Those of us in higher education often ask for feedback on the kind of the skills that employers want us to instill in our students and, recently, they are saying, "Give us people with emotional resiliency." Executives are increasingly telling us that their employees need to welcome change...to be prepared to take risks and sometimes fail...to be ready to adapt to the fast pace of technical innovation and the changing requirements of the world we live in.
Coach Porter stresses emotional intelligence, learning to cope with your emotions and the emotions of those around you to achieve the best possible outcome. The example he uses is players just before the start of a match. If they are over confident, their performance is likely to be complacent. If they are over anxious, their performance will be restricted by fear. However, when players have both confidence in themselves and a sense of tension—they have the focus that enables them to win
Since winning the national championship game, Coach Porter regularly notes that the team’s success was a success for all of Akron and was based on a broader effort that included the trainers, coaches, student-athletes, their families, friends, fans and the entire University community. In particular, he always shares credit with our student spirit group, the most-avid and active college soccer fans in the nation, the AK-Rowdies. And I am pleased to see that many of them will be crossing the stage today.
Each of you now will have your own "fan base" to appreciate and nurture as you build professional and social networks that will serve you well throughout your lives.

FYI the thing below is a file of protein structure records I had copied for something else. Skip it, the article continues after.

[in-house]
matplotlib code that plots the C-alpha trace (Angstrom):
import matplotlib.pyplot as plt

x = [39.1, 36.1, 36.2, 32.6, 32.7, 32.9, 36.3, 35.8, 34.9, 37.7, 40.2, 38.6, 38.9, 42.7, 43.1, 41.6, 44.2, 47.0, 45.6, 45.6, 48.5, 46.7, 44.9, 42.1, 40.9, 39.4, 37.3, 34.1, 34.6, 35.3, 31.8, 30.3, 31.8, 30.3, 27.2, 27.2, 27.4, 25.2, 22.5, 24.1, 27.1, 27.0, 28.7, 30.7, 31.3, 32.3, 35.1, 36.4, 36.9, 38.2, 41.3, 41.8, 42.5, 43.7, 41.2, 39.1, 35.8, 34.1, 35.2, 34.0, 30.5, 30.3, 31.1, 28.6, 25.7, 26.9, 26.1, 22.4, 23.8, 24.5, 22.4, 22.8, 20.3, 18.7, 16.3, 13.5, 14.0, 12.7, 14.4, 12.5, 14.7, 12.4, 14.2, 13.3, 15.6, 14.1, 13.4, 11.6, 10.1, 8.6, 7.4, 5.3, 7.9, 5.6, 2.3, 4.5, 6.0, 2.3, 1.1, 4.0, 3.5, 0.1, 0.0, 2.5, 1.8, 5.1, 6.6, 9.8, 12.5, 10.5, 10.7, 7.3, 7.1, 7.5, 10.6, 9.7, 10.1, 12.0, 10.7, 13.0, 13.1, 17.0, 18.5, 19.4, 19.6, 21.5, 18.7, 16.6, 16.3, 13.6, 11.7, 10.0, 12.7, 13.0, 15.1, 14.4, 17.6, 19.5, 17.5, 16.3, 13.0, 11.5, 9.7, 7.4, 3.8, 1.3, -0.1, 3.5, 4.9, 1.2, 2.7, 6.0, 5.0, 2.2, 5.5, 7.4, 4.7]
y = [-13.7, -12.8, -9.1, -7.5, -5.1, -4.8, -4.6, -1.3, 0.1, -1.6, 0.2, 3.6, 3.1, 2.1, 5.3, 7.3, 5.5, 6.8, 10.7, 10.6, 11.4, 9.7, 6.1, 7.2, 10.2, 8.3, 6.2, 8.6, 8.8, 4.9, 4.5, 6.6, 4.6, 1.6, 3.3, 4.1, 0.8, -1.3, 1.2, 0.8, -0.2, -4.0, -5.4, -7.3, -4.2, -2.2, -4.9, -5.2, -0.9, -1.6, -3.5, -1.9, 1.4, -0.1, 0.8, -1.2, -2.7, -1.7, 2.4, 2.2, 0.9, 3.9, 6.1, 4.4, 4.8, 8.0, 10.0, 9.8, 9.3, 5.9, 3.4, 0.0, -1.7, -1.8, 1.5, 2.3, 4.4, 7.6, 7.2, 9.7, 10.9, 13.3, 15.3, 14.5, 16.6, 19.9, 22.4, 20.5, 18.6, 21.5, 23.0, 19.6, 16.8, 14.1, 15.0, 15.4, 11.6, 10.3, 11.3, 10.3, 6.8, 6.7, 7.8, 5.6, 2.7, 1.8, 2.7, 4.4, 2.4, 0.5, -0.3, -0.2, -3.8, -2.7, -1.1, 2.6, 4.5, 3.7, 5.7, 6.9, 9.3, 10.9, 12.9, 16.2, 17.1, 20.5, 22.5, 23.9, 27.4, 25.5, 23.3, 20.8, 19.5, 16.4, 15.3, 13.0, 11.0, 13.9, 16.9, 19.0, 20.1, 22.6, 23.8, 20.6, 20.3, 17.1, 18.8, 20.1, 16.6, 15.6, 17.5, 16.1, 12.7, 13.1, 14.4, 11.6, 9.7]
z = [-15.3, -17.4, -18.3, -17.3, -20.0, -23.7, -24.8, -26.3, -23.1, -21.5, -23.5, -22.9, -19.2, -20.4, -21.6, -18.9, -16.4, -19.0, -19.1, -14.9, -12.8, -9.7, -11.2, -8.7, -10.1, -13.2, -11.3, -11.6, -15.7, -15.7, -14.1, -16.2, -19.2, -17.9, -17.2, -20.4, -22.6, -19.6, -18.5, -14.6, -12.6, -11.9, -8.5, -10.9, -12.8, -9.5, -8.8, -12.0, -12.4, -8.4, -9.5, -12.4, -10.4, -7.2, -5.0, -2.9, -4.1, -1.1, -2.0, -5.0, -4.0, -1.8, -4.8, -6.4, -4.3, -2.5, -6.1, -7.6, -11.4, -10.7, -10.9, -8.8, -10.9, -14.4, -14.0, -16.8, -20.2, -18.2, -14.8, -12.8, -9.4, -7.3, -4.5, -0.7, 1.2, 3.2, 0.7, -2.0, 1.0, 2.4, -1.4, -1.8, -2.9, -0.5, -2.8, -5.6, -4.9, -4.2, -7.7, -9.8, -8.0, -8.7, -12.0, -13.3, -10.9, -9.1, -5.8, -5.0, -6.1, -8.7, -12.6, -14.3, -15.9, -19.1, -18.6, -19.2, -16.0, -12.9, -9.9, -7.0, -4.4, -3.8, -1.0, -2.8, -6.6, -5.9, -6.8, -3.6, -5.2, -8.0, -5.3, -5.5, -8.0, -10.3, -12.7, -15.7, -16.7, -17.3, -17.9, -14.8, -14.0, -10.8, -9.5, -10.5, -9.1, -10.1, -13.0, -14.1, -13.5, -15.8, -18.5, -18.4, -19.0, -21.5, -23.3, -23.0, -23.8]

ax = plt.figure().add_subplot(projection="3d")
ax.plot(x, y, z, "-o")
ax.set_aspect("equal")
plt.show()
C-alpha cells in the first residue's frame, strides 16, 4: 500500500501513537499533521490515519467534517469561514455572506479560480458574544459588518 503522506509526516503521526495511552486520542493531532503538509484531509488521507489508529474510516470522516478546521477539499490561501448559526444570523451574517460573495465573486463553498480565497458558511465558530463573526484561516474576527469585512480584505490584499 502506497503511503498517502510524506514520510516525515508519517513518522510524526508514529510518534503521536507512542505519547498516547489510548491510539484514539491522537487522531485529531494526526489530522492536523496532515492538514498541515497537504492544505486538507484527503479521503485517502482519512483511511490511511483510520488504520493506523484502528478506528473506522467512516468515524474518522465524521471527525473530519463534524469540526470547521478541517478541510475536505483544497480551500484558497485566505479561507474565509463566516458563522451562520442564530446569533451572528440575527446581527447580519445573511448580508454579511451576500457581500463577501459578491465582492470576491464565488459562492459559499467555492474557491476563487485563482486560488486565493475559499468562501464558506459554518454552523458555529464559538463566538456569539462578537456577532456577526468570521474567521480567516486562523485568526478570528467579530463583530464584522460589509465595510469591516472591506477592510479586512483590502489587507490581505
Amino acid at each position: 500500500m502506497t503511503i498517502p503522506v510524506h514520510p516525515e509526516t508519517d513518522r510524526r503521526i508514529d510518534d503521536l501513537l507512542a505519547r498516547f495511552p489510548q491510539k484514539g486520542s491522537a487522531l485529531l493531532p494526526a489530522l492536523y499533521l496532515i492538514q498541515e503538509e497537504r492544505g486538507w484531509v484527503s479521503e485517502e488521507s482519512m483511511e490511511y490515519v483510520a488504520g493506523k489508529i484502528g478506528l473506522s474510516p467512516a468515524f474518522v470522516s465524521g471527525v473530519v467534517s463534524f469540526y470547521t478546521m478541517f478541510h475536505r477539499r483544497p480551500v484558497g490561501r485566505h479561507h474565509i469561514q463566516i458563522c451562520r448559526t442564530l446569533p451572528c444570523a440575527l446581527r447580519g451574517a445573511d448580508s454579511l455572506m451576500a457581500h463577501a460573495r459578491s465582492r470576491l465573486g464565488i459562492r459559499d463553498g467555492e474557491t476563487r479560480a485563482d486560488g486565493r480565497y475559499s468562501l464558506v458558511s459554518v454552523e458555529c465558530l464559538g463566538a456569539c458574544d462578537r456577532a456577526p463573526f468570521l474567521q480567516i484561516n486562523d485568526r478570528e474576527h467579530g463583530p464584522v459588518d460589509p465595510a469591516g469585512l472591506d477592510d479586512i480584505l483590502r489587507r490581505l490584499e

And, I hope that you will choose to carry the Akron way with you—living like champions, being agile and imaginative, and building a lifetime of wonderful memories to join those of this day and of December 12th, 2010, when your school brought a national championship home to Northeast Ohio.
[i] U.S. Department of Health and Human Services: How Tobacco Smoke Causes Disease. A Report of the Surgeon General. http://www.surgeongeneral.gov/library/tobaccosmoke/report/full_report.pdf
[iii] Florida Museum of Natural History, University of Florida. International Shark Attack File 2007 Worldwide Shark Attack Summary. http://www.flmnh.ufl.edu/fish/sharks/statistics/2007attacksummary.htm
At the inaugural event for The University of Akron's "Last Lecture Series," Dr. Proenza discusses the power of beginnings and the illusory nature of endings.
A number of factors can limit or skew an individual's perspective on the world. Dr. Proenza offers examples and advice on how to seek additional perspectives.
While idealism fuels our dreams and ambitions, unrealistic ideals can be counter productive to effective work. Dr. Proenza discusses some of the pitfalls of unrealistic ideals and how to counter them.
Dr. Proenza urges graduates to live their lives with strategic intent and to be guided by their dreams.
Northeast Ohio has improved its talent dividend of citizens who hold college degrees. Dr. Proenza emphasized the importance of an educated populace and discussed methods to further improve the region's results.
In his last State of The University address as president of The University of Akron, Dr. Luis Proenza reviews the progress and returns on investments made over the past 15 years, and outlines necessary steps during this academic year to maintain this momentum .
Drawing upon his own experiences, Dr. Proenza encourages graduates to continue to seek the magic of learning throughout their careers.
Dr. Proenza advises graduates to no longer identify solely with their majors, but to also regard themselves as critical thinkers, communicators and problem solvers. Doing so, he said, will make the job market a more welcoming place.
In a lighthearted nod to J.K. Rowling's novels, Dr. Proenza offers graduates a final lesson of "A Defense Against the Dark Arts of Derision, Disrespect and Insult!"
If inventor and futurist Ray Kurzweil is correct in his predictions for the near future, "a lifetime of learning" has new meaning for today's graduates.